by Deborah Jones
In 1930, BEVERLY SIMPSON was born in Valley Junction (now West Des Moines), Iowa. Beverly is so glad to be in this world that she volunteered this information. She met her husband Paul on a city bus in Flat River, Missouri, when she was a 16- or 17-year-old sweet young thing, a “down-to-earth country girl” as Beverly describes herself. The next thing you know, Beverly and Paul eloped, 59 years ago. Now they have four children who have had 13 children (one of whom died recently, sad to say) who have had 16 children. Beverly has followed Paul, often with very small children in tow, around the Southeast and once to New Jersey in his work with The Prudential. For the past 26 years, they have lived in Norcross, GA. Other big adventures: Beverly and our friend Margaret Maddox stayed with quilters in the Lake District of Great Britain a number of years ago. More recently, Beverly and Paul celebrated their life together on an Alaskan cruise.
Those of us who know Beverly personally find her to be kind-hearted, soft-spoken, bold, creative, and innovative. In the 10 years that I have been Beverly’s friend, I have heard her speak ill of others only three times so I figure they deserved it.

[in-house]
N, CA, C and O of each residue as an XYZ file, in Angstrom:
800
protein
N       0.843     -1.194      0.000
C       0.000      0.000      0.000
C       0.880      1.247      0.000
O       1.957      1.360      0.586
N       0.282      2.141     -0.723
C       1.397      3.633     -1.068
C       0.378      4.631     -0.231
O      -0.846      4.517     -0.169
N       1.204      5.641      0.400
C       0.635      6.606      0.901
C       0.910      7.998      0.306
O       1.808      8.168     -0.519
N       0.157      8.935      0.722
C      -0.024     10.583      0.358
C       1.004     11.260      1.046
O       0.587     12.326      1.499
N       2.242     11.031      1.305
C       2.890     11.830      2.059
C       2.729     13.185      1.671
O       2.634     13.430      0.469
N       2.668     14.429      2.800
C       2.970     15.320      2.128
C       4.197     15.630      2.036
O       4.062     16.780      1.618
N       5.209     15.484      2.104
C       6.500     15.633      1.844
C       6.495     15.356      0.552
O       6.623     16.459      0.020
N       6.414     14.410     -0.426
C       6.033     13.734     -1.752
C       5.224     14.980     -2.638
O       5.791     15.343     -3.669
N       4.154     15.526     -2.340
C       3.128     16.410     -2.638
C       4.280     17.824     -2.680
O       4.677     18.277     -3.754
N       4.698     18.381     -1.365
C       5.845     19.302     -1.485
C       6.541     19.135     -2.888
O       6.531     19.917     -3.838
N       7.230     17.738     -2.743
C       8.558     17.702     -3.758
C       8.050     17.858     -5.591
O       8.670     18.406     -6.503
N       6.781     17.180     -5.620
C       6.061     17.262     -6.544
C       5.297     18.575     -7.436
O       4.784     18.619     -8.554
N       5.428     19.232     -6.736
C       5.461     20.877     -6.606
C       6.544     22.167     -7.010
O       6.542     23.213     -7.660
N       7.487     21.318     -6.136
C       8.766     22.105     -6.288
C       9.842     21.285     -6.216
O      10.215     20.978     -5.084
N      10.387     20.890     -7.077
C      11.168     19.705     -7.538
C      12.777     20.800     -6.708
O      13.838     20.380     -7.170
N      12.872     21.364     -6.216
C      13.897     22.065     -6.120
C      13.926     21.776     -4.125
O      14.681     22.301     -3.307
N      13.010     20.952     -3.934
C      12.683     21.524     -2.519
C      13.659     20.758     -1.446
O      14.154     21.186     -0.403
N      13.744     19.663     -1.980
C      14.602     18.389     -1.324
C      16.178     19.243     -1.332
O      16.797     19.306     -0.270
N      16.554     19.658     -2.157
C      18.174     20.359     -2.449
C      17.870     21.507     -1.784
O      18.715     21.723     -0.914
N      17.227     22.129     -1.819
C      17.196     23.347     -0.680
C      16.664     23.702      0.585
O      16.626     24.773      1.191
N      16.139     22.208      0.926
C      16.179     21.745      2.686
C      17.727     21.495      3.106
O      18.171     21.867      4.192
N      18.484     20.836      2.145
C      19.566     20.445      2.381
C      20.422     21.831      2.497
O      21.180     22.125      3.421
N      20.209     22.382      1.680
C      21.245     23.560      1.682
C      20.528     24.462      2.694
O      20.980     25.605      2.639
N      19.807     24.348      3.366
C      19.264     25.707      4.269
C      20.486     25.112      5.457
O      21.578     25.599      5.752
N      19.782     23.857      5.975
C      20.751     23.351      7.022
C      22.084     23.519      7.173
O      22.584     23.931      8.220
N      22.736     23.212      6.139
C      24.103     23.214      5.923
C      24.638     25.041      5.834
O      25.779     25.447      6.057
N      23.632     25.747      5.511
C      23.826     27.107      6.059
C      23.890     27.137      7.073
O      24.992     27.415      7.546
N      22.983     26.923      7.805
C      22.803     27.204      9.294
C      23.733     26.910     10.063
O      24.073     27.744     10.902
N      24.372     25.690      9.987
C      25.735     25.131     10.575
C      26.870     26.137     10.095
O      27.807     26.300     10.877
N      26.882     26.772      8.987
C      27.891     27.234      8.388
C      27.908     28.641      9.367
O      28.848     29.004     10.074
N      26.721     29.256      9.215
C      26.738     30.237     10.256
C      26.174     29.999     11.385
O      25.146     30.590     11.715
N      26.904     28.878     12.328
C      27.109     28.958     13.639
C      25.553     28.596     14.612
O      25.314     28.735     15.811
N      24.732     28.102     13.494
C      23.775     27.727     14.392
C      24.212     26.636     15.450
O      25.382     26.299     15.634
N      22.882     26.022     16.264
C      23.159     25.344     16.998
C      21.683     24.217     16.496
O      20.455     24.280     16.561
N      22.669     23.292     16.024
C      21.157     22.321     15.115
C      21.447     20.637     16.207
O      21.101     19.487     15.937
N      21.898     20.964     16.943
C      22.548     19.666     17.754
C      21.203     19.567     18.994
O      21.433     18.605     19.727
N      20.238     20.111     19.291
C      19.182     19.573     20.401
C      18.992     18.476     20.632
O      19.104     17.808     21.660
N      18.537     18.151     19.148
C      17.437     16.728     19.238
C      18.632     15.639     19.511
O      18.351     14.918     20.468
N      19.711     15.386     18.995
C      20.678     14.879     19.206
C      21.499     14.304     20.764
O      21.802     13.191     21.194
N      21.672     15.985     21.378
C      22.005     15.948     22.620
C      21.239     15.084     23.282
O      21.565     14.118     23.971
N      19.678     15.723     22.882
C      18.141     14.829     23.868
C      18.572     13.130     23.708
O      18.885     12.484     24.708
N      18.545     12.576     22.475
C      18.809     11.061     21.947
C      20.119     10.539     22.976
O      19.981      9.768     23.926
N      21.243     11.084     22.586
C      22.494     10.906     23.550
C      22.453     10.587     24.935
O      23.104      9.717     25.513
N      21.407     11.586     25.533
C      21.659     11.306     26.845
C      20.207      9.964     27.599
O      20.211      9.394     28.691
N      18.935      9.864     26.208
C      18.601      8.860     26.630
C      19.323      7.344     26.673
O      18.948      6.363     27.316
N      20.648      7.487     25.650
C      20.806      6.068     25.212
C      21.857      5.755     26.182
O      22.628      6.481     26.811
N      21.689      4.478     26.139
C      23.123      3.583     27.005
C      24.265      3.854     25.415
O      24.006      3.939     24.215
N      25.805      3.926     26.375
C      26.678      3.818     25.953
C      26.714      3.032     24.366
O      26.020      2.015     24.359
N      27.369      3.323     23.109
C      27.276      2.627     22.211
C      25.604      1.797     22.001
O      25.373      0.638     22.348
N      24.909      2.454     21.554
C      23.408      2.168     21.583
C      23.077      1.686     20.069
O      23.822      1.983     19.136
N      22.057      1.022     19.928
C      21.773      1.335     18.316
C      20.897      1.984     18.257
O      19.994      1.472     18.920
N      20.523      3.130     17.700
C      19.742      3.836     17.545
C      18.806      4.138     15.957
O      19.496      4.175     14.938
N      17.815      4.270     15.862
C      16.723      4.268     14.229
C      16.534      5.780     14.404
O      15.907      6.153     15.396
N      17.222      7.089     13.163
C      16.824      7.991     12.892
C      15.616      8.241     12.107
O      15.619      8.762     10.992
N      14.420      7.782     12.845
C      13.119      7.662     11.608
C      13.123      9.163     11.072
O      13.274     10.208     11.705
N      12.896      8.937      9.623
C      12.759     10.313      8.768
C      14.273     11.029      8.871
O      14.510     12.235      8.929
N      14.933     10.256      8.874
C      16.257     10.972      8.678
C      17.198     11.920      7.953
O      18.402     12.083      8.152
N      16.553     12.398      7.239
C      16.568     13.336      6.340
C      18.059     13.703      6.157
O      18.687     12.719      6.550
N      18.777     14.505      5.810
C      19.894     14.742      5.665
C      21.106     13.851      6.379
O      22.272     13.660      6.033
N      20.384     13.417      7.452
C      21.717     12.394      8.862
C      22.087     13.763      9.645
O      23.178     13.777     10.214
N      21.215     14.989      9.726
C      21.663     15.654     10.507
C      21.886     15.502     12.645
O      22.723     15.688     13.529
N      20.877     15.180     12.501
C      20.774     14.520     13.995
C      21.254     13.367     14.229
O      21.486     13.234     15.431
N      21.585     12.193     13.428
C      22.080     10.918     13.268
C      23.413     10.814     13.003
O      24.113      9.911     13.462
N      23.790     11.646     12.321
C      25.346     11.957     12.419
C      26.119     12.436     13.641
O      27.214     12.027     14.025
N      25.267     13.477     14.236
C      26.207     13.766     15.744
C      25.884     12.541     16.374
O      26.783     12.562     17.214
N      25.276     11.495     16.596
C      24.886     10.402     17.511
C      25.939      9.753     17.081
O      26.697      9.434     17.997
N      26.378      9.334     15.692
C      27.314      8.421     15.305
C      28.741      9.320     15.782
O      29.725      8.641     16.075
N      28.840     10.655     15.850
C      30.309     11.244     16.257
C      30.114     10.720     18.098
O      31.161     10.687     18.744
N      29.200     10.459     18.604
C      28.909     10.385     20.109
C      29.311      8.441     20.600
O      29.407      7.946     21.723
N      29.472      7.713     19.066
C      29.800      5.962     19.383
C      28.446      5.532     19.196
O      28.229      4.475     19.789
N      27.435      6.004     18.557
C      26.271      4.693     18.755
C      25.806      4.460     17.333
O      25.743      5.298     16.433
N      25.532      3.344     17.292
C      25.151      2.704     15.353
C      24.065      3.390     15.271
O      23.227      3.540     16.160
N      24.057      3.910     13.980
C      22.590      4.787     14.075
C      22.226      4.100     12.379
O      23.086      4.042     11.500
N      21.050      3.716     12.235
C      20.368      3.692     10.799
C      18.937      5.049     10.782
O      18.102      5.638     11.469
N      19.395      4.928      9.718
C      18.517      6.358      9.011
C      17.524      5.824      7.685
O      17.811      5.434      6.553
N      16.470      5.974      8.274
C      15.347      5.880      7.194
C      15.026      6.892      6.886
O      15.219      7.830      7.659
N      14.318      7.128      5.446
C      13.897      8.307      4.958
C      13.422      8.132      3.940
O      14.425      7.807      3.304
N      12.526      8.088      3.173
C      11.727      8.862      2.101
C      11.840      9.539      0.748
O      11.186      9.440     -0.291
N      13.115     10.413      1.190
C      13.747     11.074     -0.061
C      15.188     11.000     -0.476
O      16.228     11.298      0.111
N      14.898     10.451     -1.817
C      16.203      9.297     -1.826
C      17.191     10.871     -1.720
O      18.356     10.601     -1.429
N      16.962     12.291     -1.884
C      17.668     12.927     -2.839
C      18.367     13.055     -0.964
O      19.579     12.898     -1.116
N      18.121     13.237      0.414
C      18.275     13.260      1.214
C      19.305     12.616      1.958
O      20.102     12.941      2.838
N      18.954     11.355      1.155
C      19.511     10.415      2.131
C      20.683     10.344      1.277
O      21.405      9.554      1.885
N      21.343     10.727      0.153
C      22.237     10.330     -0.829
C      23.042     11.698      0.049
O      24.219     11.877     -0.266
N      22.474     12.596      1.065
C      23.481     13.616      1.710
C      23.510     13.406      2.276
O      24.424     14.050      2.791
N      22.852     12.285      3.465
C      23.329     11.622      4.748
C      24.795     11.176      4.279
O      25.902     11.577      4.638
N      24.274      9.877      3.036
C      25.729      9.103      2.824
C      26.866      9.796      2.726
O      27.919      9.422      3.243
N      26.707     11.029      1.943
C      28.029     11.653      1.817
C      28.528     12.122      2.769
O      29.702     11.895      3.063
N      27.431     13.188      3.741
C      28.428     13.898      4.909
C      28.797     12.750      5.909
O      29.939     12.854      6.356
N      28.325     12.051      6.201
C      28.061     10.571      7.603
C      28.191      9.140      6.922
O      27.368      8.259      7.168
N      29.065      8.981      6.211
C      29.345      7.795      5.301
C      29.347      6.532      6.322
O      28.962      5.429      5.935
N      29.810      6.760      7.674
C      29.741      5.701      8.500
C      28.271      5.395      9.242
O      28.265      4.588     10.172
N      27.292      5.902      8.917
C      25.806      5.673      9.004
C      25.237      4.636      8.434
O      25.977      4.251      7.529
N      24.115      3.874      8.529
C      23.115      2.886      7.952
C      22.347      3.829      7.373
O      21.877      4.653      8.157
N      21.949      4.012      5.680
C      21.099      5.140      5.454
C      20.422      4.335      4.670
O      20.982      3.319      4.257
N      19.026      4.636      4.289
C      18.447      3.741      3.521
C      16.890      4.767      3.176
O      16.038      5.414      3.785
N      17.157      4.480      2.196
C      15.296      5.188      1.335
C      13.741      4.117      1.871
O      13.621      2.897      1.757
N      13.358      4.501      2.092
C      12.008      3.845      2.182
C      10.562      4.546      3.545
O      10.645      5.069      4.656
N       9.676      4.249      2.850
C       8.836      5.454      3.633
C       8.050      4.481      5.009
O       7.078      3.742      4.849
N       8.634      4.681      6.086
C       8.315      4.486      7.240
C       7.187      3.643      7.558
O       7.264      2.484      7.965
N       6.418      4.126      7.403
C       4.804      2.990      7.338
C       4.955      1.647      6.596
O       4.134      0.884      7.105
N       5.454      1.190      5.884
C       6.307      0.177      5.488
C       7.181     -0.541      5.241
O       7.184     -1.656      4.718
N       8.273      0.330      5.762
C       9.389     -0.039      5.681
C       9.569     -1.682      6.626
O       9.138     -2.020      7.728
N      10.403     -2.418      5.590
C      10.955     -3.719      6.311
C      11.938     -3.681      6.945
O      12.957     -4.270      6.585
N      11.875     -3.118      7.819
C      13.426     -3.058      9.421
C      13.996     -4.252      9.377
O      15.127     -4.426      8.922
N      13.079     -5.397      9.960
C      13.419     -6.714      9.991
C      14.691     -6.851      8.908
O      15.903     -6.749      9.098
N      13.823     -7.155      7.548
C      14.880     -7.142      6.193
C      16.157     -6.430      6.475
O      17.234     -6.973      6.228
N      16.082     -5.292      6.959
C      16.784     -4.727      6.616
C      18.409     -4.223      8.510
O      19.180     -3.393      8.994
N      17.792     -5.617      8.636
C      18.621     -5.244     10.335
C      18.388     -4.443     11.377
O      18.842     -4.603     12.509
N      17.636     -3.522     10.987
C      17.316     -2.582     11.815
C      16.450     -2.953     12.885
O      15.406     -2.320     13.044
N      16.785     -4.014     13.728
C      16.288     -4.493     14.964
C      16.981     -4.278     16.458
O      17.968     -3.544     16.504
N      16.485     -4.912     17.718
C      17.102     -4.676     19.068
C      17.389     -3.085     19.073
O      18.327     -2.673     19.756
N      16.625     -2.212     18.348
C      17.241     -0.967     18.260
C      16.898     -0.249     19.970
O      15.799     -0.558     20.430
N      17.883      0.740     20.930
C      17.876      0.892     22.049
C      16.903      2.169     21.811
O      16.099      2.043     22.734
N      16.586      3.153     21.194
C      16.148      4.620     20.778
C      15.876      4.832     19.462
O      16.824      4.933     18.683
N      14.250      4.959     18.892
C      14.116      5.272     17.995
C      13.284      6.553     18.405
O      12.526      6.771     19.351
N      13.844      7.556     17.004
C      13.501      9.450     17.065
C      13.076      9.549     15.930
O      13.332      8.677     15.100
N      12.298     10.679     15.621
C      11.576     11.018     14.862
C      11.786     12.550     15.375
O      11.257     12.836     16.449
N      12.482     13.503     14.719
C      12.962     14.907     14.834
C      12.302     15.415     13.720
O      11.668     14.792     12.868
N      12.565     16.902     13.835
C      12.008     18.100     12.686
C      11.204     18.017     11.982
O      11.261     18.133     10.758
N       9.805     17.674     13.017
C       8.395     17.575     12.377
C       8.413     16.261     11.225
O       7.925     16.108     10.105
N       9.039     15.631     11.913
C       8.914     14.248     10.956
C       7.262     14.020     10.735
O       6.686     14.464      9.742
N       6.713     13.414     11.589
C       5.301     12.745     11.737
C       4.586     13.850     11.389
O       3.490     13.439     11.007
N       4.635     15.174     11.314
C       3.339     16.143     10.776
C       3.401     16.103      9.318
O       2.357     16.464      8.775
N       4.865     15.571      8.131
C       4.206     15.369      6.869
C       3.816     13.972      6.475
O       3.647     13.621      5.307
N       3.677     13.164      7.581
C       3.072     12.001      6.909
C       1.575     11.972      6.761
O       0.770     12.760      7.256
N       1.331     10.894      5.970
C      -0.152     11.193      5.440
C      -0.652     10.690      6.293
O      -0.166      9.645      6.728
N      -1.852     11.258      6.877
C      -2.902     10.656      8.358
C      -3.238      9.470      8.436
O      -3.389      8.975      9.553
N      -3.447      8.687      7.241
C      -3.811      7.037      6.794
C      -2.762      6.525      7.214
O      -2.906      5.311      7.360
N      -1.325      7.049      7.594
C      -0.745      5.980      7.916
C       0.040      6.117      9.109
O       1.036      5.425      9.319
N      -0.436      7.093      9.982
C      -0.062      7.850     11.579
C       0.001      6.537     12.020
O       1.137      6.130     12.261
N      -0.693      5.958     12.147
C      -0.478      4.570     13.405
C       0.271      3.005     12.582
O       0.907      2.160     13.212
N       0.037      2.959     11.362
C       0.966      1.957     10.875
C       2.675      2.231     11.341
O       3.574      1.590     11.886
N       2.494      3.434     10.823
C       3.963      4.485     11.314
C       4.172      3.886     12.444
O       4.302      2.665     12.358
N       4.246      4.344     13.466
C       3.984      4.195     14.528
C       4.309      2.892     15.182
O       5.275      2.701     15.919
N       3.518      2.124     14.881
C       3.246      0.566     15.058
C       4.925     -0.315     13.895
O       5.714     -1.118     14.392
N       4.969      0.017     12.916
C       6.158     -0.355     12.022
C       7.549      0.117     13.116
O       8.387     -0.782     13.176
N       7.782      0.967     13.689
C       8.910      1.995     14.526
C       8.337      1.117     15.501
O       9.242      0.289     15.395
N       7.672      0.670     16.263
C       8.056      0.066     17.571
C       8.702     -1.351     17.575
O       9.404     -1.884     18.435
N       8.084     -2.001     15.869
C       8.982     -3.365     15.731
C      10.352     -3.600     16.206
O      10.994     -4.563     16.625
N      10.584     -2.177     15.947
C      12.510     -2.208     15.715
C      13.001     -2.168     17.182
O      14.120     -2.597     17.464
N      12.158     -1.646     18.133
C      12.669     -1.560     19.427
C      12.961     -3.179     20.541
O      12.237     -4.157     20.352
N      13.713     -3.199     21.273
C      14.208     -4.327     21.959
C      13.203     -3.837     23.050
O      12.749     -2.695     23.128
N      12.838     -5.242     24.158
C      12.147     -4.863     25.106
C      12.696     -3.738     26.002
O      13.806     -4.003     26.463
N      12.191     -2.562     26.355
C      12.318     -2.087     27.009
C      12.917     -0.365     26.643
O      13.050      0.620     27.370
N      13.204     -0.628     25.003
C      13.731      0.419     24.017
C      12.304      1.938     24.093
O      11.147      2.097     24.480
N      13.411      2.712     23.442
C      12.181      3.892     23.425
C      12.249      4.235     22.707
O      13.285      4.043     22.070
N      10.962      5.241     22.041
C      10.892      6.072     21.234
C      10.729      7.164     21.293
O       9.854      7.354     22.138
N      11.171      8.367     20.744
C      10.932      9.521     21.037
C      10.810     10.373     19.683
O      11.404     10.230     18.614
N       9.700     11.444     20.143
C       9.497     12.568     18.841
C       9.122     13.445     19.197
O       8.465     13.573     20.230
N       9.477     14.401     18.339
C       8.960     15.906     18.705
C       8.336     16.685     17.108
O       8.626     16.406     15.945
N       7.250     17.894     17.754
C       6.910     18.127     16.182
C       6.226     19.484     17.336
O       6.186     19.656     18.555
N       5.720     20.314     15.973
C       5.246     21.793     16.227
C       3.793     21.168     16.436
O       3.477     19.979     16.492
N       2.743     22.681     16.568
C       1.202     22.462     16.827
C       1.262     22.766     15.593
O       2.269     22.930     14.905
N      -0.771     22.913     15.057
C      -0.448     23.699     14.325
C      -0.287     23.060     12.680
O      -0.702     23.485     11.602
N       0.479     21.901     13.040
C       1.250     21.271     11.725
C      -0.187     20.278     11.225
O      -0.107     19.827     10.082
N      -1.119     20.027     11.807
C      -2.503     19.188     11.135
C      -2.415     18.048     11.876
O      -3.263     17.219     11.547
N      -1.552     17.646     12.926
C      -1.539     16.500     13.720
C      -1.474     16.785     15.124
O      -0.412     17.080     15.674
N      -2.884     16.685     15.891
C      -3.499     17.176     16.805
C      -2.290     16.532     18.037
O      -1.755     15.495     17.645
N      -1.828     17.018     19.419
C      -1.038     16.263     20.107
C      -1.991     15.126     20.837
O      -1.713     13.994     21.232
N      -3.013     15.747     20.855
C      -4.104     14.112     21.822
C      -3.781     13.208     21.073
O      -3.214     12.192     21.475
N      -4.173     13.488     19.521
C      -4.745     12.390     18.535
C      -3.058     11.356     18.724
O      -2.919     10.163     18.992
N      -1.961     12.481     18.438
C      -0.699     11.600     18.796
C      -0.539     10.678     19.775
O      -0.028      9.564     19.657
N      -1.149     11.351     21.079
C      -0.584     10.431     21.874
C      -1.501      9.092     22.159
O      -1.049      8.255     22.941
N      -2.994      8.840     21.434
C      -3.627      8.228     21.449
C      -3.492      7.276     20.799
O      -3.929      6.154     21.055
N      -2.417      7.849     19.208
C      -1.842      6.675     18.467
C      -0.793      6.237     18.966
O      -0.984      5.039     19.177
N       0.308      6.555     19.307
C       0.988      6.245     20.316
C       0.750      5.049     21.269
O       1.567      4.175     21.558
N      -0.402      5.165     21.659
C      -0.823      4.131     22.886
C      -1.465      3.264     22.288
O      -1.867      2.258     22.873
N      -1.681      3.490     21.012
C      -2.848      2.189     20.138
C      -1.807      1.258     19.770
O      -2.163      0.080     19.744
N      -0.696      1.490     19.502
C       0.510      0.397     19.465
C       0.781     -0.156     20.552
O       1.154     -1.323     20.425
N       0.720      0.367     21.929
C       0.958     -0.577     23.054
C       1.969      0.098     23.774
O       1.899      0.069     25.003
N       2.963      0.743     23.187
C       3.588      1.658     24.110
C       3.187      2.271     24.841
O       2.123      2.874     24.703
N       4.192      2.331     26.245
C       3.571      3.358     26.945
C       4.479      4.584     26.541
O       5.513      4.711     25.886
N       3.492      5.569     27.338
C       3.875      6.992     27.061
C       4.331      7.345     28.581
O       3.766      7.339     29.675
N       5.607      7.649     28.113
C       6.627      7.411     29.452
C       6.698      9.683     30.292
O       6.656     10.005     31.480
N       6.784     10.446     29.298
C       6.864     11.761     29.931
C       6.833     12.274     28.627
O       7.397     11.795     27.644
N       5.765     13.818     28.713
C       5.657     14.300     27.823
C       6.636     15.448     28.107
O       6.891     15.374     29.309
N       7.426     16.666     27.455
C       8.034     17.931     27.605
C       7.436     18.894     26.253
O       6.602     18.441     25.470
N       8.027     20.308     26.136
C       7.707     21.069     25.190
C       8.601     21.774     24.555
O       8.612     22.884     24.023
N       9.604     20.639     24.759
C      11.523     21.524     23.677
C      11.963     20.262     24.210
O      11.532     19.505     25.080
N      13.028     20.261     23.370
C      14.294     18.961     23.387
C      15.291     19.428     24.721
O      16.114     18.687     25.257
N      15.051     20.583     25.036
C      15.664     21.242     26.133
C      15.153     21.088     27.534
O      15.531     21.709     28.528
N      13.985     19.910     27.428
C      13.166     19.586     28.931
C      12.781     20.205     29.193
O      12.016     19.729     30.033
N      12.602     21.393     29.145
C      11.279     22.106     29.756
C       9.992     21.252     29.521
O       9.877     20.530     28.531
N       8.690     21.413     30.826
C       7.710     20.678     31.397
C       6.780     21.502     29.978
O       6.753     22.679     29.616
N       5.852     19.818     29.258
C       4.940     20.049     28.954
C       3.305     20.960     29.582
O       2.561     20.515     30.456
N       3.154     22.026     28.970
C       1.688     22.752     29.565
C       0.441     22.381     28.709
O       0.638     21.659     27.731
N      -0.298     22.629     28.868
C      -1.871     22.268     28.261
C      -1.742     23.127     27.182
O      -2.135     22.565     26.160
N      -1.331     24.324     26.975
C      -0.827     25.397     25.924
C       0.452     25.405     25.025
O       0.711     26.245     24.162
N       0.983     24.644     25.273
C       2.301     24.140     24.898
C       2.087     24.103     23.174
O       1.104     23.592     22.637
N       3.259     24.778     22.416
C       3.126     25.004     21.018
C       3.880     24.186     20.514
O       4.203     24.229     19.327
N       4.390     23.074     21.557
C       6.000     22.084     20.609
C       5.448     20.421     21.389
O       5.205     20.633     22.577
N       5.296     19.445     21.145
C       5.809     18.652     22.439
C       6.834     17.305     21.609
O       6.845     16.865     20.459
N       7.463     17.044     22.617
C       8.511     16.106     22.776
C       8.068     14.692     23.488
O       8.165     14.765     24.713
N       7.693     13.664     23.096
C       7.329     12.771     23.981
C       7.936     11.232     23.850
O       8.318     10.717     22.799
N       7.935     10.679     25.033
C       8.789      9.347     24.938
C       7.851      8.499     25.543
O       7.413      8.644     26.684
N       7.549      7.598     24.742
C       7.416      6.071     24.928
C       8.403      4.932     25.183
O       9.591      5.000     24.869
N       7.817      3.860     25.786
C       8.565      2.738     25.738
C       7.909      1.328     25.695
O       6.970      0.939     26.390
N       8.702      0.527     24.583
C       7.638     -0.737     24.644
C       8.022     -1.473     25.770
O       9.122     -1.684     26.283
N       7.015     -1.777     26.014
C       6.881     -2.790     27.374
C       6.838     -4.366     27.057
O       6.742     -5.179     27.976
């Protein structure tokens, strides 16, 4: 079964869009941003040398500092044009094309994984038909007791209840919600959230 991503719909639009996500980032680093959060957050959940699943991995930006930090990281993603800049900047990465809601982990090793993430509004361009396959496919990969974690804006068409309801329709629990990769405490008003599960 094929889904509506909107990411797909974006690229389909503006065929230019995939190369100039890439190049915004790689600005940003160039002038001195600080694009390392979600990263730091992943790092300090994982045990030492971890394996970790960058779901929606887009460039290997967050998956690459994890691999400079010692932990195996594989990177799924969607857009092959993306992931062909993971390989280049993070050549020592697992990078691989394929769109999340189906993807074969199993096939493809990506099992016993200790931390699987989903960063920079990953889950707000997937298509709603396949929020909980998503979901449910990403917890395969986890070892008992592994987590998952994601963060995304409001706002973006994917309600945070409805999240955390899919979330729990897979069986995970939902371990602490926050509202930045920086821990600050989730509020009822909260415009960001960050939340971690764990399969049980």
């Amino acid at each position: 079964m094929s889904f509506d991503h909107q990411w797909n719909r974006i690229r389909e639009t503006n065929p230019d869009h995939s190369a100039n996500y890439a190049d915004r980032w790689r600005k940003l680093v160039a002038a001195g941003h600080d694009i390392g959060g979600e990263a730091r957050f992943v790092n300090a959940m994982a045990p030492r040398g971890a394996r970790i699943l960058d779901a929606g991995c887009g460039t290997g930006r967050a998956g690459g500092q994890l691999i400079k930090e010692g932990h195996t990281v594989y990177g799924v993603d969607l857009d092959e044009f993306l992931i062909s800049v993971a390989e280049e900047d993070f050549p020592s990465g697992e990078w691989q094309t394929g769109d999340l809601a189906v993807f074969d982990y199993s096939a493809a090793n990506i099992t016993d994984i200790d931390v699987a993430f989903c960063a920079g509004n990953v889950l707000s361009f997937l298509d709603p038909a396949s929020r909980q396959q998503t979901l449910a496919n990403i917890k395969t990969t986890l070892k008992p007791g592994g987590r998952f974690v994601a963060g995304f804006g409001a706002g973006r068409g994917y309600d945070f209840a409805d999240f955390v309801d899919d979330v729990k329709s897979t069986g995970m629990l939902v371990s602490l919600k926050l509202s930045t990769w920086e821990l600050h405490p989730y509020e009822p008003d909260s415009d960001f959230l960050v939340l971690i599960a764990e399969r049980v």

In 1974, Beverly received a hand-pieced, 1930’s vintage, grandmother’s flower garden quilt top from her quilting teacher. The teacher hand-quilted one flower, Beverly pieced a few more units and hand-quilted the rest of the quilt. We will soon post a picture of Beverly with this quilt on the Council website on the “Meet our Silver Stitchers” page. In the quilting world, Beverly loves a challenge and will try any technique, once: hand-dying fabric, fabric painting, appliqué, fabric origami, even foundation piecing (please, do not ask her to do that again!). What is her most creative project? That would be fabric storage.
Ever busy, Beverly belongs to East Cobb Quilters Guild and to Gwinnett Quilters’ Guild plus three bee groups through these guilds; she was the ECQG newsletter editor for two years and has been the GQG hospitality chair for at least two years now. You will remember that she recently completed a stint as editor of The Sampler. Beverly leads the Bag Ladies, a diverse group of crafters that began as a neighborhood-quilting group. She is a member of Georgia Peach, an international quilt group that exchanges quilt blocks across “the pond”.
“In my life, I wouldn’t change a thing.” Beverly Simpson